Miniaturized iPS-Cell-Derived Cardiac Muscles for Physiologically Relevant Drug Response Analyses.

Journal: 
Sci Rep
Publication Year: 
2016
Authors: 
Nathaniel Huebsch
Peter Loskill
Nikhil Deveshwar
C Ian Spencer
Luke M Judge
Mohammad A Mandegar
Cade B Fox
Tamer M A Mohamed
Zhen Ma
Anurag Mathur
Alice M Sheehan
Annie Truong
Mike Saxton
Jennie Yoo
Deepak Srivastava
Tejal A Desai
Po-Lin So
Kevin E Healy
Bruce R Conklin
PubMed link: 
27095412
Public Summary: 
Tissue engineering approaches have the potential to increase the physiologic relevance of human iPS-derived cells, such as cardiomyocytes (iPS-CM). However, forming Engineered Heart Muscle (EHM) typically requires >1 million cells per tissue. Existing miniaturization strategies involve complex approaches not amenable to mass production, limiting the ability to use EHM for iPS-based disease modeling and drug screening. Micro-scale cardiospheres are easily produced, but do not facilitate assembly of elongated muscle or direct force measurements. Here we describe an approach that combines features of EHM and cardiospheres: Micro-Heart Muscle (μHM) arrays, in which elongated muscle fibers are formed in an easily fabricated template, with as few as 2,000 iPS-CM per individual tissue. Within μHM, iPS-CM exhibit uniaxial contractility and alignment, robust sarcomere assembly, and reduced variability and hypersensitivity in drug responsiveness, compared to monolayers with the same cellular composition. μHM mounted onto standard force measurement apparatus exhibited a robust Frank-Starling response to external stretch, and a dose-dependent inotropic response to the β-adrenergic agonist isoproterenol. Based on the ease of fabrication, the potential for mass production and the small number of cells required to form μHM, this system provides a potentially powerful tool to study cardiomyocyte maturation, disease and cardiotoxicology in vitro.
Scientific Abstract:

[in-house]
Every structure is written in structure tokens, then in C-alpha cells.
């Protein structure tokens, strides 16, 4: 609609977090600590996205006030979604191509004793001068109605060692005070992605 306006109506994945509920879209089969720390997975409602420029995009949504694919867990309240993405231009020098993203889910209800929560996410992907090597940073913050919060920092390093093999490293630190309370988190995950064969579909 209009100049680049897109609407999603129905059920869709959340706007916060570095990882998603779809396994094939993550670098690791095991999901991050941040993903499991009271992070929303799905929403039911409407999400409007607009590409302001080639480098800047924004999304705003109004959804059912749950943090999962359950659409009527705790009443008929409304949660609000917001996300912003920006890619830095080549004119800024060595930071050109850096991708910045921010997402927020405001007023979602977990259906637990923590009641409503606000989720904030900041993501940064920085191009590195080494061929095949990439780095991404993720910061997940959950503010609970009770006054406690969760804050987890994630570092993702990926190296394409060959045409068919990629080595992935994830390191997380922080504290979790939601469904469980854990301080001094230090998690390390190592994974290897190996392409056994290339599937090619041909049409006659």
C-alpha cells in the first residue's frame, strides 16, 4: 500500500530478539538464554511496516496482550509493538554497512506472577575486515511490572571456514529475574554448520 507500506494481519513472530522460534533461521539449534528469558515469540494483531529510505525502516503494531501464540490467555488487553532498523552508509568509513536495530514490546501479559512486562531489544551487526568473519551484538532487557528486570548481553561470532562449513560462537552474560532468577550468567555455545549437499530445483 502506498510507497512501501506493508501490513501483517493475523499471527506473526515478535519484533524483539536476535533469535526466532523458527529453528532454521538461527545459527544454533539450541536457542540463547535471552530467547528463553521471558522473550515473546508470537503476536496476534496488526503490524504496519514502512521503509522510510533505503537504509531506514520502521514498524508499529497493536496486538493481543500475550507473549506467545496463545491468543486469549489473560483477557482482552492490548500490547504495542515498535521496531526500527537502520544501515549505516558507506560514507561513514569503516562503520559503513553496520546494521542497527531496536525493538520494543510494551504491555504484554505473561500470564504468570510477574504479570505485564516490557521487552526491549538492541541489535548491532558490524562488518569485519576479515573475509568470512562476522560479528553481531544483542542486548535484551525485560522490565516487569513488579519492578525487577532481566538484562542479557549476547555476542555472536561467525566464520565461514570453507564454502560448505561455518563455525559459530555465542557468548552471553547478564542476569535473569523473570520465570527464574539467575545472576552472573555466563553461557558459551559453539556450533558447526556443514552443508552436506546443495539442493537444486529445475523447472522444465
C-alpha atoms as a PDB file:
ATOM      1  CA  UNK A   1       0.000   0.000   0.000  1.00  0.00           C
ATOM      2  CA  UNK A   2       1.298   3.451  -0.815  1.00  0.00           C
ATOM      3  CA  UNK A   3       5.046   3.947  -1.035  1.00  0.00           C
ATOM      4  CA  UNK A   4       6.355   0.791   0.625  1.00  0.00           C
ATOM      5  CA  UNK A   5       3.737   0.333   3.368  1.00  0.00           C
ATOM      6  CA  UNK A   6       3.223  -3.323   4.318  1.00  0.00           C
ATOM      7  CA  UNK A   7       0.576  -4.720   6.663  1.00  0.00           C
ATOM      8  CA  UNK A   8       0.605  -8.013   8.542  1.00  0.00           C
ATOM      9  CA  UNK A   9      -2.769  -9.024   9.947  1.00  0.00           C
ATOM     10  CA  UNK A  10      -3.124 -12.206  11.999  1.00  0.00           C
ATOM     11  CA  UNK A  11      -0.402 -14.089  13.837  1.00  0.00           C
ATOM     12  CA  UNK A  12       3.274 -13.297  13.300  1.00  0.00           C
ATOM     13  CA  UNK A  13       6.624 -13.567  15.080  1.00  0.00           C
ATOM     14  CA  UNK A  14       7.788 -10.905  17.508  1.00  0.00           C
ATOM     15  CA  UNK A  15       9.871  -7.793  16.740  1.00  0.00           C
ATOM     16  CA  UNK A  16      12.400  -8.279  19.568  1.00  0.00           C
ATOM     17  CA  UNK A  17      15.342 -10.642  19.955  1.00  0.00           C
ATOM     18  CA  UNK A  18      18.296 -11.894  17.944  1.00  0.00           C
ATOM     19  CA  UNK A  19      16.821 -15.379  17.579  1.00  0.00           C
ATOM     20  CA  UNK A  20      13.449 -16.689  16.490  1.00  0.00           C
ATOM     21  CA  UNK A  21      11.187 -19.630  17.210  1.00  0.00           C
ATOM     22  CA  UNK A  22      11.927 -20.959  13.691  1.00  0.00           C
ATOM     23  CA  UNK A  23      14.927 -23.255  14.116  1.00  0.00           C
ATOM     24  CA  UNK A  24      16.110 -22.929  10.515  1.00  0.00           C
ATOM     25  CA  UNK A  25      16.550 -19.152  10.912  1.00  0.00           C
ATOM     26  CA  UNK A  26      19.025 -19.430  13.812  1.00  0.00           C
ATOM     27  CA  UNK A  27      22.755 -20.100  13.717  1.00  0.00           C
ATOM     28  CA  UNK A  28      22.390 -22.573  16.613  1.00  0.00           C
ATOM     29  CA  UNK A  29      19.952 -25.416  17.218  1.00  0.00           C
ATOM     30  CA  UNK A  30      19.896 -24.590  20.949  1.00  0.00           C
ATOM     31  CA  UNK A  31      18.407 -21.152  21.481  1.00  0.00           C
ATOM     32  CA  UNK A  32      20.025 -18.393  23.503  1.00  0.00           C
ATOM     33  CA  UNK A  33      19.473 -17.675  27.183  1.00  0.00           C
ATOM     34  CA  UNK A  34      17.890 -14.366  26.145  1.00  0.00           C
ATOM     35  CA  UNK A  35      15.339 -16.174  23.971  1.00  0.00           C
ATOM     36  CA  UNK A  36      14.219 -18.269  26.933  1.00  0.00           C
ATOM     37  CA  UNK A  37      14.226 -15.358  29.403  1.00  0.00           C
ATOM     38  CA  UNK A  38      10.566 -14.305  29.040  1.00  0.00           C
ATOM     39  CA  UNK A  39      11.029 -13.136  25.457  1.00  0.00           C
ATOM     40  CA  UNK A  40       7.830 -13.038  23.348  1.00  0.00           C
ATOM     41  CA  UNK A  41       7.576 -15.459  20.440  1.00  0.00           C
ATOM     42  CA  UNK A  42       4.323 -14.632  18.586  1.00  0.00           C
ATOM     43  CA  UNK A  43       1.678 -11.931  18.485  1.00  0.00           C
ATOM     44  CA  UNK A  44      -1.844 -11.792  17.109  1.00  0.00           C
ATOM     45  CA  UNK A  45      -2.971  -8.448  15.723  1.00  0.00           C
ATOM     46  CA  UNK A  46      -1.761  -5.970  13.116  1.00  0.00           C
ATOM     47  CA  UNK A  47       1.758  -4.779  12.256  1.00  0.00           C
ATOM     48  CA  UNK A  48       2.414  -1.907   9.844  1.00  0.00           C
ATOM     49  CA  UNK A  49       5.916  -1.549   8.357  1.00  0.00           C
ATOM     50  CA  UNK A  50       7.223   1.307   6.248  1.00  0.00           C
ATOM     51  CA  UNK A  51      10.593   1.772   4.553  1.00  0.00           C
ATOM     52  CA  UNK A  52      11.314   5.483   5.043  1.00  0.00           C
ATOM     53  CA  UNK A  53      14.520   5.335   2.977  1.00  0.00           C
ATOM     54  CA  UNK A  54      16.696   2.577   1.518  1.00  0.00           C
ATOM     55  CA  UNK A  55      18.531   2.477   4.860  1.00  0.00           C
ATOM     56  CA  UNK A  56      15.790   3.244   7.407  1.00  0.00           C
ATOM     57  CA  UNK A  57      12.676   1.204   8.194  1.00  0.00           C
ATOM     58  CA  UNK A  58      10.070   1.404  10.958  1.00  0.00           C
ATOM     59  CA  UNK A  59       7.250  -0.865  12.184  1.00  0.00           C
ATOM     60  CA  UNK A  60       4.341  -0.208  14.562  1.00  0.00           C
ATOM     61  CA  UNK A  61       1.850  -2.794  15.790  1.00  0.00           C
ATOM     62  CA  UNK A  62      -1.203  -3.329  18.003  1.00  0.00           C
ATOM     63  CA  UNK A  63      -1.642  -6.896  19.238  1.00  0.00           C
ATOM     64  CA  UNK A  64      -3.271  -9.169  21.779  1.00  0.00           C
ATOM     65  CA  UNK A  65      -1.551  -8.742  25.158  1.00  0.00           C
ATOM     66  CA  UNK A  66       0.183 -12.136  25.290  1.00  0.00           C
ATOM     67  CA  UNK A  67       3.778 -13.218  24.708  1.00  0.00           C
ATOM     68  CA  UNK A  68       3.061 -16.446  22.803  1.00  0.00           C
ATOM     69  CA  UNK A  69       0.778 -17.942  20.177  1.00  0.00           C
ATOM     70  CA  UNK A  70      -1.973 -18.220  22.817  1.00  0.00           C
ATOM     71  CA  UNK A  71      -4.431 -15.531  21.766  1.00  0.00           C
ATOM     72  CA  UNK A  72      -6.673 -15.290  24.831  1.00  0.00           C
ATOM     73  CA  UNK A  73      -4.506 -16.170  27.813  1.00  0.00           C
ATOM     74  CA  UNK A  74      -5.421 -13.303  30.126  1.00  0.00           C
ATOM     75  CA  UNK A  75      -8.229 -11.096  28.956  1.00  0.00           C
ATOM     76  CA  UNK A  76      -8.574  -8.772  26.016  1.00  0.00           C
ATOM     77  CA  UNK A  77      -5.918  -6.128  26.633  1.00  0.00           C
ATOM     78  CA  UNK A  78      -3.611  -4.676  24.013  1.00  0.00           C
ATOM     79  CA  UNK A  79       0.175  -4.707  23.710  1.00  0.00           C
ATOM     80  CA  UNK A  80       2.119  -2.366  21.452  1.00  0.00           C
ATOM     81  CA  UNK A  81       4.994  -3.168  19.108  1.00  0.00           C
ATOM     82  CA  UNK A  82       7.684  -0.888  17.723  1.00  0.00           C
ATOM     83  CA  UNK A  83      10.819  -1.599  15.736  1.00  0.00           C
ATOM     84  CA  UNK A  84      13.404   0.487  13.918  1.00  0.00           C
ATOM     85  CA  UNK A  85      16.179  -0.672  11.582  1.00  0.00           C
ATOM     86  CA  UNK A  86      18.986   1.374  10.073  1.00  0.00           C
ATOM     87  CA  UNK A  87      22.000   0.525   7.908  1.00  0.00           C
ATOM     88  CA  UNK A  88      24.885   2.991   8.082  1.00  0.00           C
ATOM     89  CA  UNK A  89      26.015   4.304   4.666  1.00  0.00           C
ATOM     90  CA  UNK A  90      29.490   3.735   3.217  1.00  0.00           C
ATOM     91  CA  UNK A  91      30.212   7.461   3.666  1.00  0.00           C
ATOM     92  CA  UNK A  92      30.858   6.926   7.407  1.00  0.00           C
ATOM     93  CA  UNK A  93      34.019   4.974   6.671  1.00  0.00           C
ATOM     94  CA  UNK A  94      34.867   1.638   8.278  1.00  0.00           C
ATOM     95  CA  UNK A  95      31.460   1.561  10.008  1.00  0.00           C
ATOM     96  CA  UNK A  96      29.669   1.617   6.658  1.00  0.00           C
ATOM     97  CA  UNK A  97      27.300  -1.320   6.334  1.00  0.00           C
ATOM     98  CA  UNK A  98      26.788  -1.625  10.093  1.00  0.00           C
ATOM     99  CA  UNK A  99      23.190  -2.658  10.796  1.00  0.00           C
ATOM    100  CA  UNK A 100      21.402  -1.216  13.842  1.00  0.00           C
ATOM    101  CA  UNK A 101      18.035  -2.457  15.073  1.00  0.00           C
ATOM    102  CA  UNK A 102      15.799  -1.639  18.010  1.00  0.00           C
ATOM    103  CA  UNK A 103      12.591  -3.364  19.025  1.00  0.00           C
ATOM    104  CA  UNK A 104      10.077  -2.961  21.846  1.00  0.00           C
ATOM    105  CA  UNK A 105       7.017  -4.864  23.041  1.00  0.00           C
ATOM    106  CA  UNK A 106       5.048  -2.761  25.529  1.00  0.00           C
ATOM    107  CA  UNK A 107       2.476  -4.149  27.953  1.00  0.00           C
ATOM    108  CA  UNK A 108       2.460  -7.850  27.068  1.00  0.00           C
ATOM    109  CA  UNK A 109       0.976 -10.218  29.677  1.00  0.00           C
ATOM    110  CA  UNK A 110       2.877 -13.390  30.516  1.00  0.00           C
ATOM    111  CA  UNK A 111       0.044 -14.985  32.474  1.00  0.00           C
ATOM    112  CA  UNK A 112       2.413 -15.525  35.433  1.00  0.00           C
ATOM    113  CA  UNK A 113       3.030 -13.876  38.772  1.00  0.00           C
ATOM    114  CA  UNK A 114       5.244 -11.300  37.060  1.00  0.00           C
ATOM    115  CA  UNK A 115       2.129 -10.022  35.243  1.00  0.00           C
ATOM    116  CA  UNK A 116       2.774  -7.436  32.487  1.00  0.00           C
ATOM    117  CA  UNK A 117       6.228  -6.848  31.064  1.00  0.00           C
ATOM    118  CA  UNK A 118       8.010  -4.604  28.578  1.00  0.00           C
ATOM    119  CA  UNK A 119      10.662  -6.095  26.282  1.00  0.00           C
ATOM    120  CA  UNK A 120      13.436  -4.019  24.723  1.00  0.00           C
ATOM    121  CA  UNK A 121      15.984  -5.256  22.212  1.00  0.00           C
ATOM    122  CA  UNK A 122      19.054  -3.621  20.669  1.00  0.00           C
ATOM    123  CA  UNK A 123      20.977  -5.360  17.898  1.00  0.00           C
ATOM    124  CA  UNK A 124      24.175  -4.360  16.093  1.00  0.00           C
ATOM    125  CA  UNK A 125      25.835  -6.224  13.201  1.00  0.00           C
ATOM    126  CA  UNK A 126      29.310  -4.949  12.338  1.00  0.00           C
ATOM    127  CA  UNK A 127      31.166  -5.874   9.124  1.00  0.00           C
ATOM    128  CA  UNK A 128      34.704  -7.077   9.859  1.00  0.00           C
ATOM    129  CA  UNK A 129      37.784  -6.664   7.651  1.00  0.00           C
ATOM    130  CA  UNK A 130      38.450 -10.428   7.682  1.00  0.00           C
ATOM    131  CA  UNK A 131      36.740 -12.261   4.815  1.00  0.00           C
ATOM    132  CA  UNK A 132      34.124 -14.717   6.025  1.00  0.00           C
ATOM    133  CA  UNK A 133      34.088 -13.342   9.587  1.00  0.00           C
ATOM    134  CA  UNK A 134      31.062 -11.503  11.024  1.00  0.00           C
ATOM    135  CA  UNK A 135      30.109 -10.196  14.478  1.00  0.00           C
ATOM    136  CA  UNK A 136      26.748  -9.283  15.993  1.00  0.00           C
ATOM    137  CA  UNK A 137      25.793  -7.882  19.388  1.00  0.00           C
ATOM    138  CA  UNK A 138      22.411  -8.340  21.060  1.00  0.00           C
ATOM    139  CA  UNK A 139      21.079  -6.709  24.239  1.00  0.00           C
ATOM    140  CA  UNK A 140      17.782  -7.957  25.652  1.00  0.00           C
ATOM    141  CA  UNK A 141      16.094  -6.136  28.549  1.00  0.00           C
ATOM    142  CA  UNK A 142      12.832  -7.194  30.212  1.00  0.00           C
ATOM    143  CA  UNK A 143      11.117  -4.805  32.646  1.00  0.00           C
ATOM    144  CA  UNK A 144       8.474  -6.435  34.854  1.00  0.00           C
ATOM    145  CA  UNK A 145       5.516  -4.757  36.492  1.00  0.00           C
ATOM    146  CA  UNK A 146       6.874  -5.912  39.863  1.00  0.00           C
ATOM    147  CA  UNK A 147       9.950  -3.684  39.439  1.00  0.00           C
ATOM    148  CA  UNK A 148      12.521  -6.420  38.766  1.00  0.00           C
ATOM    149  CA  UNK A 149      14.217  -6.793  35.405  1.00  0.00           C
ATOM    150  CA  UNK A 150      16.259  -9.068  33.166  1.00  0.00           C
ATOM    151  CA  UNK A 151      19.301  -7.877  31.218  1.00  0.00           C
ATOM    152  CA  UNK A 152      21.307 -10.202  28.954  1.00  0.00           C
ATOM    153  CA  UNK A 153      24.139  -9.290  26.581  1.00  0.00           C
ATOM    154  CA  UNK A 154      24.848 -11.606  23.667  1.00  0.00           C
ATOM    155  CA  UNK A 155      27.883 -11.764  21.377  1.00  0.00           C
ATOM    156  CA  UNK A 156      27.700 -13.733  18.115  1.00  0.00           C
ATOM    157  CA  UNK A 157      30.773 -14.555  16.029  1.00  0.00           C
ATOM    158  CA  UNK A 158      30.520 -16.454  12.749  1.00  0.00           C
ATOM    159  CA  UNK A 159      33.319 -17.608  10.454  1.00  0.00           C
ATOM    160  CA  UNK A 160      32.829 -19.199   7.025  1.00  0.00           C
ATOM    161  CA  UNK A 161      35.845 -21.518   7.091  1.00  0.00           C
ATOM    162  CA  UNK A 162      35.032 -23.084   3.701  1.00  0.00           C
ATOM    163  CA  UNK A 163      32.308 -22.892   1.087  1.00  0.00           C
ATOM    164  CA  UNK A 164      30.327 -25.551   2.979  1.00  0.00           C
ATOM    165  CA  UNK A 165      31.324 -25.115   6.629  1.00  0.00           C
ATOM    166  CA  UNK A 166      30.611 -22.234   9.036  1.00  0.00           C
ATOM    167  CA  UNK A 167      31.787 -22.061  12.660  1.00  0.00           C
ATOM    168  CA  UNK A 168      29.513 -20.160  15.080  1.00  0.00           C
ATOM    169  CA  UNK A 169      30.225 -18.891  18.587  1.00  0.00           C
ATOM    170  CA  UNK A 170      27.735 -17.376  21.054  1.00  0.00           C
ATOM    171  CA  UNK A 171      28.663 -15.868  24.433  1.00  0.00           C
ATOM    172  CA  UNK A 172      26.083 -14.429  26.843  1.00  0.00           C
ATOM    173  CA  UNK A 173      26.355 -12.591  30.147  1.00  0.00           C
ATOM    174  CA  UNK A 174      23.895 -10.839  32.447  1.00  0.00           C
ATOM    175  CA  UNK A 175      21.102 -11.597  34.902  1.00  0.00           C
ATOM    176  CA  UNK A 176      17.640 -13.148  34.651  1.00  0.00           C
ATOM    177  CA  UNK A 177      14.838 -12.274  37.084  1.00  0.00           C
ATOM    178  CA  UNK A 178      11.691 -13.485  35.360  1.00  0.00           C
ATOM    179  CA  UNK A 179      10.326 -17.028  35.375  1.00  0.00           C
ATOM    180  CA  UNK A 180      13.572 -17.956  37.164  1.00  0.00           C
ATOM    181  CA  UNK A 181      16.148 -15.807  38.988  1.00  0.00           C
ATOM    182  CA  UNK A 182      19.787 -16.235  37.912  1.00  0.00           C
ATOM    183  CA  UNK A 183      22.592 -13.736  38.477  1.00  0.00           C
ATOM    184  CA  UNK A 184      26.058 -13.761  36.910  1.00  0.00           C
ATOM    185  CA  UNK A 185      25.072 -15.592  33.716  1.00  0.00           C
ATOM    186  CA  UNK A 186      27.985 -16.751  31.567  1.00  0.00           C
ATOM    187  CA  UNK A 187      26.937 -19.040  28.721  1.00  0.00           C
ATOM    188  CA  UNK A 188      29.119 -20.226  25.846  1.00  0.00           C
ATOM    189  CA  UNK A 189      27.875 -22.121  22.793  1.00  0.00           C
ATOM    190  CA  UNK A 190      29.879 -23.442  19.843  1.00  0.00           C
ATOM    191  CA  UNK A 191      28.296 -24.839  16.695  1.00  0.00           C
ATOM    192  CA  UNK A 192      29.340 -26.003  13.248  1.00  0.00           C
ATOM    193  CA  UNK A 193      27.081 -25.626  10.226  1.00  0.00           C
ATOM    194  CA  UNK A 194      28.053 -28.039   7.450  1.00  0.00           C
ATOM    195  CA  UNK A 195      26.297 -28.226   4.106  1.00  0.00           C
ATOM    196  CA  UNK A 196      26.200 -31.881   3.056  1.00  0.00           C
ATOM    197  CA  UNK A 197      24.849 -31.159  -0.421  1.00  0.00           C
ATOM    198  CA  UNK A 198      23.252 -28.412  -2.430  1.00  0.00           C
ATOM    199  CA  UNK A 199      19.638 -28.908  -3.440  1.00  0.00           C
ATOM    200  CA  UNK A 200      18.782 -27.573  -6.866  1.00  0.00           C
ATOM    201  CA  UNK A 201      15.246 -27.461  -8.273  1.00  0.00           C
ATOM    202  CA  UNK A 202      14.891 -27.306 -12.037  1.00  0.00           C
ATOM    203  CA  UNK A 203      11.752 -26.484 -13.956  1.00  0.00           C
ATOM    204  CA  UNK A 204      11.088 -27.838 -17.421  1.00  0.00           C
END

Tissue engineering approaches have the potential to increase the physiologic relevance of human iPS-derived cells, such as cardiomyocytes (iPS-CM). However, forming Engineered Heart Muscle (EHM) typically requires >1 million cells per tissue. Existing miniaturization strategies involve complex approaches not amenable to mass production, limiting the ability to use EHM for iPS-based disease modeling and drug screening. Micro-scale cardiospheres are easily produced, but do not facilitate assembly of elongated muscle or direct force measurements. Here we describe an approach that combines features of EHM and cardiospheres: Micro-Heart Muscle (muHM) arrays, in which elongated muscle fibers are formed in an easily fabricated template, with as few as 2,000 iPS-CM per individual tissue. Within muHM, iPS-CM exhibit uniaxial contractility and alignment, robust sarcomere assembly, and reduced variability and hypersensitivity in drug responsiveness, compared to monolayers with the same cellular composition. muHM mounted onto standard force measurement apparatus exhibited a robust Frank-Starling response to external stretch, and a dose-dependent inotropic response to the beta-adrenergic agonist isoproterenol. Based on the ease of fabrication, the potential for mass production and the small number of cells required to form muHM, this system provides a potentially powerful tool to study cardiomyocyte maturation, disease and cardiotoxicology in vitro.